A little winter playscape for some sheep (and Little R).
My sister knit this beautiful mitten for Little R, realized it was not the right fit and didn’t make another. But the mitten is so gorgeous that I had to find a way to use it. I’ve been thinking about introducing some puppet play and suddenly thought the mitten would make cute puppet. A little face and a “drawstring” to suggest a hood were all it needed to come alive. Now all she needs is a name. I think I’ll ask the knitter to do the honours.
All thirteen of Little R’s farm animals (a Christmas Present from Granny) lovingly set-up for a late afternoon story time. “Ready guys?”
So, it’s January. And it’s cold. One can get a bit cabin feverish, especially when faced with the fact that it is January and there are several months of winter to go. I was thinking that maybe January could use a little help, so here is a list of things I am loving about this month.
Warm Eggs – Finding a warm egg on a bitterly cold day is one of life’s little pleasures. You should try it. It feels special and “everyday” at the same time. Our black hen Betsy refuses to lay in the nesting boxes, preferring to trek to the barn and lay in the hay. Even through a snow-storm. It can be a bit of a pain, as the barn door must be open for her, and she gets put out if that cat is in her way and the other night she stayed there till dark and I had to pick her up to return her to the henhouse with the others. But it is also endearing and Betsy is quite a character. I love heading to the barn to retrieve her egg.
Beatrix Potter: I’ve been reading her biography with a flashlight under the covers. Little R has been having wakeful late evenings and simply won’t sleep if I’m not in the room so I curl up with my book and make the most of it. I’m enjoying the book immensely and I find Miss Potter, as she often called herself, very inspiring.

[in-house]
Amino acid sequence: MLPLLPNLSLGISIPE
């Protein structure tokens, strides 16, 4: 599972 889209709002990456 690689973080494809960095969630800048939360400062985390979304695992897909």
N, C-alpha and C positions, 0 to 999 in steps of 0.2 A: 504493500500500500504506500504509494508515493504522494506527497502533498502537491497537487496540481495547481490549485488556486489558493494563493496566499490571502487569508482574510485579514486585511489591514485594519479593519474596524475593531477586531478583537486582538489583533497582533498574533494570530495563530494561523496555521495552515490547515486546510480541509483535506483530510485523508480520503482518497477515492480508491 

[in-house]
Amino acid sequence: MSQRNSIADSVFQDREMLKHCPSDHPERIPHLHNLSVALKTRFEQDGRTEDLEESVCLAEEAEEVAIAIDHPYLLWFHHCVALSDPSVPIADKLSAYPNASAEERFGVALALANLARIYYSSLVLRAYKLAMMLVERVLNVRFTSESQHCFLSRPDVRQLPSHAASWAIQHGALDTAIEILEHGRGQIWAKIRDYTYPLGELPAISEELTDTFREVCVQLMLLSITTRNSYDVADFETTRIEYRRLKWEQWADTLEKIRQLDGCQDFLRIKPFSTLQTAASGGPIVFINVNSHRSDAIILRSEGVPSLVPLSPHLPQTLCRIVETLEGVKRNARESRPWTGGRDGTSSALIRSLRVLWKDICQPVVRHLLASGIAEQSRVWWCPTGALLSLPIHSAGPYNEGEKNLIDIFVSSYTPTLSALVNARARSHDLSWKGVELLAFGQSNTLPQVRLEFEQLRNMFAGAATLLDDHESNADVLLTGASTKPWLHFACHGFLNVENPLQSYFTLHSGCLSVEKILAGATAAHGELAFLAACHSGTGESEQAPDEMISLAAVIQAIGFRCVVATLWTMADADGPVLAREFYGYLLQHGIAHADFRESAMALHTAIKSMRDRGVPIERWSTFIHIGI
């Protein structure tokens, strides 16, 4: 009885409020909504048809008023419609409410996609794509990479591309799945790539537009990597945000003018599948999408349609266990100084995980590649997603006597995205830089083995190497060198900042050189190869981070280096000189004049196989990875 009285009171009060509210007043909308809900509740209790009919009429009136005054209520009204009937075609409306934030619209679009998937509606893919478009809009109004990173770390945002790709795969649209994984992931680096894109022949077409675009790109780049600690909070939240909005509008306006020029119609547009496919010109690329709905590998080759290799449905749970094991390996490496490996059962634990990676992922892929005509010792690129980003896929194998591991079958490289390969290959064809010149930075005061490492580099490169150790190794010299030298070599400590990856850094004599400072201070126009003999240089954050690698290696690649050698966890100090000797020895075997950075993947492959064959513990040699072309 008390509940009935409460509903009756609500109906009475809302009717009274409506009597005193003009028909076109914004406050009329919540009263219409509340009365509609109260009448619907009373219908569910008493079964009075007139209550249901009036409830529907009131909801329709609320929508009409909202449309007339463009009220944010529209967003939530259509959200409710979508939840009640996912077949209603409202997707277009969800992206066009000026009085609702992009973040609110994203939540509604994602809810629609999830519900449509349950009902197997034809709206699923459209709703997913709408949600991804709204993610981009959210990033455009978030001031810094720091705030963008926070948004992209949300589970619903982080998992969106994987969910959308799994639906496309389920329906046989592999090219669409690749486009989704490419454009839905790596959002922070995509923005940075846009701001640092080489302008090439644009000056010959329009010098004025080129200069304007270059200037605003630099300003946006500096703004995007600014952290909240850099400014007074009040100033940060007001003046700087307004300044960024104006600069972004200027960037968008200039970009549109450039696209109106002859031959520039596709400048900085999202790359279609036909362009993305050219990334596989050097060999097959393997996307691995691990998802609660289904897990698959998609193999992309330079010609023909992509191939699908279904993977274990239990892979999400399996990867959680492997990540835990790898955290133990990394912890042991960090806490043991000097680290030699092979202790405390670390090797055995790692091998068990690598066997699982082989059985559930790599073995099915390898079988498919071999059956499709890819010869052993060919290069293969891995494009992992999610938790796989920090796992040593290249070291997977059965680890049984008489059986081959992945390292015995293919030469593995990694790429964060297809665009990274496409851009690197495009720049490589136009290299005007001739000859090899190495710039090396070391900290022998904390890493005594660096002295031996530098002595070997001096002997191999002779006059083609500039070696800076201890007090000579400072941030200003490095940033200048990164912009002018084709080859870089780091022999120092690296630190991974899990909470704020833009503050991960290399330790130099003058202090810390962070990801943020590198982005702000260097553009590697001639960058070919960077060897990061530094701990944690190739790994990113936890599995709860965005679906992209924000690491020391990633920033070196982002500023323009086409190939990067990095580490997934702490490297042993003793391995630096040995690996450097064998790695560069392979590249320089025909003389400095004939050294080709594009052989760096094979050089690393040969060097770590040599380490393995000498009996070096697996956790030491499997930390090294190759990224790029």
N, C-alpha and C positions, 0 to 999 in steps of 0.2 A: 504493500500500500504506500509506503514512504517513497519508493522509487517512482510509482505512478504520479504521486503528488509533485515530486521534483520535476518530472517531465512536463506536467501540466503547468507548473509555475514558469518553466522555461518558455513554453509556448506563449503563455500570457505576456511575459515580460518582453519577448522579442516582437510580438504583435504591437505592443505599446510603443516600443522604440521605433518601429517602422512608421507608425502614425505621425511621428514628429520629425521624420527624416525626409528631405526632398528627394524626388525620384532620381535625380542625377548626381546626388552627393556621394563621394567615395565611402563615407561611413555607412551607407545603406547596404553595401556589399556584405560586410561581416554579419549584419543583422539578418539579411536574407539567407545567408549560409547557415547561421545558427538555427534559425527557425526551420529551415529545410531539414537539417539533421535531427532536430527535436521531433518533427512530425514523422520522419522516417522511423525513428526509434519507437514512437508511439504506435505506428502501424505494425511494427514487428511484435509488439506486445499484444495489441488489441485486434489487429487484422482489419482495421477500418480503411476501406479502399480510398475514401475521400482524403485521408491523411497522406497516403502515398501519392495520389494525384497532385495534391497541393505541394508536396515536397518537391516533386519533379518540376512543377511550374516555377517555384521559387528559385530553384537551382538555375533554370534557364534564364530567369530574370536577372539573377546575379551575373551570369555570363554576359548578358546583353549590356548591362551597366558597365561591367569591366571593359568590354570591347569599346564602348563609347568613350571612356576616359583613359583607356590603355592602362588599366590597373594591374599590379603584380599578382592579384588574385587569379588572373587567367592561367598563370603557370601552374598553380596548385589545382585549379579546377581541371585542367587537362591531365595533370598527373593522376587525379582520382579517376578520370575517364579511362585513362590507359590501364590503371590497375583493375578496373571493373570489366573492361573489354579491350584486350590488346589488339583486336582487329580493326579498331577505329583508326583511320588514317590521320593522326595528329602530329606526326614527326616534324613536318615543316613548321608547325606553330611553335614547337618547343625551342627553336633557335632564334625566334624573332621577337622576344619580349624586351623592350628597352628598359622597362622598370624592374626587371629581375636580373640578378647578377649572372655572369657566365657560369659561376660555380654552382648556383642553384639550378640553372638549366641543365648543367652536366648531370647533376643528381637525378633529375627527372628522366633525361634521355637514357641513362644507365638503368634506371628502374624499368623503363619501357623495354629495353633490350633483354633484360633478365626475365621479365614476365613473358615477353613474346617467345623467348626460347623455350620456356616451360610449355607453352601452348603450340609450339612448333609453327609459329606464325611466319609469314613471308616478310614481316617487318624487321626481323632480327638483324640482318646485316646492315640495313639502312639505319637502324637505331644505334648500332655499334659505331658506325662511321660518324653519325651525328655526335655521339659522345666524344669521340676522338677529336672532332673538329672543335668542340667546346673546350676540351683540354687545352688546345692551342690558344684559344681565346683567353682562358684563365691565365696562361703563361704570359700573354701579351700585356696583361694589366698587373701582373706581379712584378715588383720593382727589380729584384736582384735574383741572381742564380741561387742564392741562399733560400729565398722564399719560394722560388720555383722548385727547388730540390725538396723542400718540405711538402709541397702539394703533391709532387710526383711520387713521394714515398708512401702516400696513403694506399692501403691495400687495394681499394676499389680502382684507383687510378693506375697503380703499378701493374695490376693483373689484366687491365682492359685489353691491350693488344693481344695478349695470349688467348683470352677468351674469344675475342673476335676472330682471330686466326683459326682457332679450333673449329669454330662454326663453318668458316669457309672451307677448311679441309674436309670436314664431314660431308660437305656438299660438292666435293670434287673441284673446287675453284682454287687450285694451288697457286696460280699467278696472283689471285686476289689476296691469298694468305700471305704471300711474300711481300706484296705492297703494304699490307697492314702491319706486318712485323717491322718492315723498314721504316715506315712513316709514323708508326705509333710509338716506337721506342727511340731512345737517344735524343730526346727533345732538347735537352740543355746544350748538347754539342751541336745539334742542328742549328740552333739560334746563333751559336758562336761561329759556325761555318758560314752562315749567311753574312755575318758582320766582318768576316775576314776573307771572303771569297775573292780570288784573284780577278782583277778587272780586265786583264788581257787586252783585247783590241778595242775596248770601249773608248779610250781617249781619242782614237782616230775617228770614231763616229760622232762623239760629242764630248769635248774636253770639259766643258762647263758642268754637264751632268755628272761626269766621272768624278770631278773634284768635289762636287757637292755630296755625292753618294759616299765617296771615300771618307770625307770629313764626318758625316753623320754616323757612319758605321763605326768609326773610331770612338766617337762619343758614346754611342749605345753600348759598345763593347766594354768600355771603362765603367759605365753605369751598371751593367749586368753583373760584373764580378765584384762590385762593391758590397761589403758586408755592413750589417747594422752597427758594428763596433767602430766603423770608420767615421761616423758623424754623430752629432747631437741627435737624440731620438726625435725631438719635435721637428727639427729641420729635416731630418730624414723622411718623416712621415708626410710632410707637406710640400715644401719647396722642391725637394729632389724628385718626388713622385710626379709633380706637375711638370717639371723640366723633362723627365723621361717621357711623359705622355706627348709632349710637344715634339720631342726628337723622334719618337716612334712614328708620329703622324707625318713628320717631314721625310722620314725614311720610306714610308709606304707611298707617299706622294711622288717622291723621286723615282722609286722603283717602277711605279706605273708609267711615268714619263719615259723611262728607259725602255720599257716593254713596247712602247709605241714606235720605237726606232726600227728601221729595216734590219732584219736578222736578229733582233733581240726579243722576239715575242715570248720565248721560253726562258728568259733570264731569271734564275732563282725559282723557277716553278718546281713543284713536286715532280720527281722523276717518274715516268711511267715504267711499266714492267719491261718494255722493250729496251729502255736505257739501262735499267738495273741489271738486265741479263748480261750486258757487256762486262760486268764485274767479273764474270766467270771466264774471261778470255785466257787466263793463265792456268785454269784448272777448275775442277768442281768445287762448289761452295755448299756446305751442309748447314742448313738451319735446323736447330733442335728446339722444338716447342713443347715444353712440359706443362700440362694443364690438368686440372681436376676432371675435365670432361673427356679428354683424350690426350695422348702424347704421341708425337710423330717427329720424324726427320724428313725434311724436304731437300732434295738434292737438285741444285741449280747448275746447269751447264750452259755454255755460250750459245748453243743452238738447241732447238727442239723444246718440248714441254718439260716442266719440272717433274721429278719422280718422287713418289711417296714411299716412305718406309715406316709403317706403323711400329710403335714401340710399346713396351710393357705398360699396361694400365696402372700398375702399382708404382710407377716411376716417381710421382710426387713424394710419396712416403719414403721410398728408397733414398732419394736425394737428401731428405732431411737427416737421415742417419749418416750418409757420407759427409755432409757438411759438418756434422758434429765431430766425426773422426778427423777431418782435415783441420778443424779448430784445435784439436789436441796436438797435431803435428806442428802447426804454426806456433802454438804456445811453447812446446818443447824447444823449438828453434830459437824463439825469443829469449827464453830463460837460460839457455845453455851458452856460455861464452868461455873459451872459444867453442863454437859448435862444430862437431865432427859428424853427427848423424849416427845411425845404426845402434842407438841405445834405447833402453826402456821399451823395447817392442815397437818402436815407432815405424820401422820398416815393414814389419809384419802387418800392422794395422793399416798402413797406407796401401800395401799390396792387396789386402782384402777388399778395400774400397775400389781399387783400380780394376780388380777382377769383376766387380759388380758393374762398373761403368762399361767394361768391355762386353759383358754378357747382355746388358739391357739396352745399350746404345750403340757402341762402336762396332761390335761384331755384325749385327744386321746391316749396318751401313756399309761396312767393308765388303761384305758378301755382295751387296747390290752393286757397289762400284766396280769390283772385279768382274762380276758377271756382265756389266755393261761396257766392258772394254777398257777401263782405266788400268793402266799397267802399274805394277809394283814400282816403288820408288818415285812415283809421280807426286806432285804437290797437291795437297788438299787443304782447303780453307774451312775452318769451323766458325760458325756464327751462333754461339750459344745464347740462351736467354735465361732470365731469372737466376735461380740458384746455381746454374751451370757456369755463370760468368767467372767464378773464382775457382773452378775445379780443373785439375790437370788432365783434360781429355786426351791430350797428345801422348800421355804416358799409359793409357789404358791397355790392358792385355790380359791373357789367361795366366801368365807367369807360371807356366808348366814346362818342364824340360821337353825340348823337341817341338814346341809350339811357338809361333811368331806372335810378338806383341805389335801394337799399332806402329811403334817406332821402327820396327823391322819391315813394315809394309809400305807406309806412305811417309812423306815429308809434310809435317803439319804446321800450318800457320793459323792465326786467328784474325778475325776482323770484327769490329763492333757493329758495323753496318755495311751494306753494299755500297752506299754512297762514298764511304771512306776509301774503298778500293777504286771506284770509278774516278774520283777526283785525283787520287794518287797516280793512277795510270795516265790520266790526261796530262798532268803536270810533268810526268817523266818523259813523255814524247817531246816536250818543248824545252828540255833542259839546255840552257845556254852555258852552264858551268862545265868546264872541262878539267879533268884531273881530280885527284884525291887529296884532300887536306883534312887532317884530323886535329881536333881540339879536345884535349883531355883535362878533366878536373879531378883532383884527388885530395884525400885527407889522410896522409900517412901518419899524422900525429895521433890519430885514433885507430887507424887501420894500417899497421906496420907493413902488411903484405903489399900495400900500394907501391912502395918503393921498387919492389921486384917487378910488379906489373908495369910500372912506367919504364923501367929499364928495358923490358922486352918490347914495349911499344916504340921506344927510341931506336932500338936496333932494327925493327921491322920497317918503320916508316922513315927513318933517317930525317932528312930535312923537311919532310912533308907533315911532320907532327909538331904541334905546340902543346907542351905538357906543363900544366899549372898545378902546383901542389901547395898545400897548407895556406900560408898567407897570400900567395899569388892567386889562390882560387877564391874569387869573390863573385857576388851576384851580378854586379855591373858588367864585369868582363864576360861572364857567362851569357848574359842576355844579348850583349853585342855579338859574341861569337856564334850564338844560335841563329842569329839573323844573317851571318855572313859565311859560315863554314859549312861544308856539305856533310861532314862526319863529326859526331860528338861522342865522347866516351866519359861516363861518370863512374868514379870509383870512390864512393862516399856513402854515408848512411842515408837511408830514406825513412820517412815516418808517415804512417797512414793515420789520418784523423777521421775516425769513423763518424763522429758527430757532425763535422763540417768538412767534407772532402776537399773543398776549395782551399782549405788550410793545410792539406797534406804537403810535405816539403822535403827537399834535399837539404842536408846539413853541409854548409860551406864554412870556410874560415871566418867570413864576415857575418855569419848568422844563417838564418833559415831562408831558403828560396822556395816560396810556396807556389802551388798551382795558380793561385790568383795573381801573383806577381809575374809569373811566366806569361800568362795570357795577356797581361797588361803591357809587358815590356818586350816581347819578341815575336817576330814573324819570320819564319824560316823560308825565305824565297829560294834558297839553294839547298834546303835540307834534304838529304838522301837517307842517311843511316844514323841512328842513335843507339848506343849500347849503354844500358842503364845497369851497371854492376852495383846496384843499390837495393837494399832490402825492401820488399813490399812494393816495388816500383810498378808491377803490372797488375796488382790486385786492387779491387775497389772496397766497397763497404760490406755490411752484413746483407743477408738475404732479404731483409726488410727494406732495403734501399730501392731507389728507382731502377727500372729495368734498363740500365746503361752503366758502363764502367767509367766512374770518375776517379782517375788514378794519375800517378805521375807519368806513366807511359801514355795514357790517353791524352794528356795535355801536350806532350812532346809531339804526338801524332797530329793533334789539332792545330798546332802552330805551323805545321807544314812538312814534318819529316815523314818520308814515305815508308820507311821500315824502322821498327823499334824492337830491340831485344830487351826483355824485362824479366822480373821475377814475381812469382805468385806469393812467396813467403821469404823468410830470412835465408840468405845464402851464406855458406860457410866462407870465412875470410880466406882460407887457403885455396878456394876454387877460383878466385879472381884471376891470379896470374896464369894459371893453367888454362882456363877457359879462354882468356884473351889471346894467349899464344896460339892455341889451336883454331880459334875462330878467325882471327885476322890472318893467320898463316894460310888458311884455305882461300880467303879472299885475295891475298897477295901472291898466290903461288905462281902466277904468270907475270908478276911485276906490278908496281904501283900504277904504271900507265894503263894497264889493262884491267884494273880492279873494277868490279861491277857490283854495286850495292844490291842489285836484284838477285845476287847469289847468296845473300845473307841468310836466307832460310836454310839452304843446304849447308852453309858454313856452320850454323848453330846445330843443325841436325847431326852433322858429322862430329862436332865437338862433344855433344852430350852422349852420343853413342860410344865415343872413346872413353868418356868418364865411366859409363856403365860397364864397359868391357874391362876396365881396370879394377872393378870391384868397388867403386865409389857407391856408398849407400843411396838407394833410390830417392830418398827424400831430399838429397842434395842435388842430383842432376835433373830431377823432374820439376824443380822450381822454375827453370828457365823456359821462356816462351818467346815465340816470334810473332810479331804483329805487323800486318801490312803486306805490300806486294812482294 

Sketching Chickens: I told you I was inspired! I’ve recently picked up pencil and sketch pad after a break of….too many years, and am having a great time. Sketching both outside from life and from photos. Yesterday Little R and I had a sketching session, in which I drew chickens and she alternately “helped” and worked in her own book, all the while keeping up a narrative chatter.
Salsa and other Fruits of Summer Labour: There is never enough, of course. But really, isn’t it January the time to crack open those jars of salsa, enjoy some frozen berries or spread a little quince jelly? It certainly is.
Wood Heat: Full disclosure, I am not the one who does all the stacking, lugging and chopping of wood. I do make fires, and tend them, but this is nothing compared to the other work. Ah, but there is nothing like a fire in the winter. And since the act of keeping warm requires more from us I feel like the fire warms us even more, if you know what I mean.
Well, right now a lot of the songs we sing, or the songs Little R is singing, are Christmas songs. Jingle Bells, Silent Night and Angels We Have Heard On High are not going away any time soon. Perhaps that’s why I was pleased when I stumbled across a book of children’s songs at the library. It’s a collection of 40 songs, including written music, accompanied by beautiful artwork. We both love sitting down and turning through the pages, admiring the pictures and singing the songs. I realize there may not be that many who can read the music (though of course many of the songs are well-known) but for us it’s great, and it gives us a chance to add to the repertoire. In a way I can’t believe we didn’t think of it before and I’ll be on the lookout for other such books. I also like the idea that just as she sees us reading text and putting together that words on a page can become spoken words, she will begin to learn that notes are realized as music. What better thing to do on a chilly day than cozy up by the fire, or cluster round the piano, and have a little sing-song?